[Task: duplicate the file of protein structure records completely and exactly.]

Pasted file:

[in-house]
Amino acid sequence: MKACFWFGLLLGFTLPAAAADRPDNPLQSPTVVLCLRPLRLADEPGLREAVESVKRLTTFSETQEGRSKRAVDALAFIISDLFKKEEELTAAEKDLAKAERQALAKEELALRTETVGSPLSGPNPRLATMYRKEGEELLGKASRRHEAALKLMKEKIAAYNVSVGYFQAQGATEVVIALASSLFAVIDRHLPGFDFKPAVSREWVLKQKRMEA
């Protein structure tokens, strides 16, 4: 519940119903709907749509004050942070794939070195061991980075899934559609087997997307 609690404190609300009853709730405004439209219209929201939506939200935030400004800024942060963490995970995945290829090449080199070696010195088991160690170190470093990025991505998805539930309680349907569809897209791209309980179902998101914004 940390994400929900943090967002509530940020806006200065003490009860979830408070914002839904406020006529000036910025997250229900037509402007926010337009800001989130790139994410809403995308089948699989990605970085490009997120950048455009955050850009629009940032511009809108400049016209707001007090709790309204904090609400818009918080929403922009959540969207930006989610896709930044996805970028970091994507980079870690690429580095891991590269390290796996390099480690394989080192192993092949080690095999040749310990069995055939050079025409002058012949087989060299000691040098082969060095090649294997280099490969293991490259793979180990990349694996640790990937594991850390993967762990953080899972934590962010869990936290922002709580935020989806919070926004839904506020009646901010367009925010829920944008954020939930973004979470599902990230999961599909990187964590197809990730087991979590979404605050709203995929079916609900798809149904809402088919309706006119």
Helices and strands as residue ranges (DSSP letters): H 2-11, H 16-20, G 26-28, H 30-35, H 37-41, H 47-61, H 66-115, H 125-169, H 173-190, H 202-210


[in-house]
Amino acid sequence: MKACFWFGLLLGFTLPAAAADRPDNPLQSPTVVLCLRPLRLADEPGLREAVESVKRLTTFSETQEGRSKRAVDALAFIISDLFKKEEELTAAEKDLAKAERQALAKEELALRTETVGSPLSGPNPRLATMYRKEGEELLGKASRRHEAALKLMKEKIAAYNVSVGYFQAQGATEVVIALASSLFAVIDRHLPGFDFKPAVSREWVLKQKRMEA
């Protein structure tokens, strides 16, 4: 519940119903709907749509004050942070794939070195061991980075899934559609087997997307 609690404190609300009853709730405004439209219209929201939506939200935030400004800024942060963490995970995945290829090449080199070696010195088991160690170190470093990025991505998805539930309680349907569809897209791209309980179902998101914004 940390994400929900943090967002509530940020806006200065003490009860979830408070914002839904406020006529000036910025997250229900037509402007926010337009800001989130790139994410809403995308089948699989990605970085490009997120950048455009955050850009629009940032511009809108400049016209707001007090709790309204904090609400818009918080929403922009959540969207930006989610896709930044996805970028970091994507980079870690690429580095891991590269390290796996390099480690394989080192192993092949080690095999040749310990069995055939050079025409002058012949087989060299000691040098082969060095090649294997280099490969293991490259793979180990990349694996640790990937594991850390993967762990953080899972934590962010869990936290922002709580935020989806919070926004839904506020009646901010367009925010829920944008954020939930973004979470599902990230999961599909990187964590197809990730087991979590979404605050709203995929079916609900798809149904809402088919309706006119």
Helices and strands as residue ranges (DSSP letters): H 2-11, H 16-20, G 26-28, H 30-35, H 37-41, H 47-61, H 66-115, H 125-169, H 173-190, H 202-210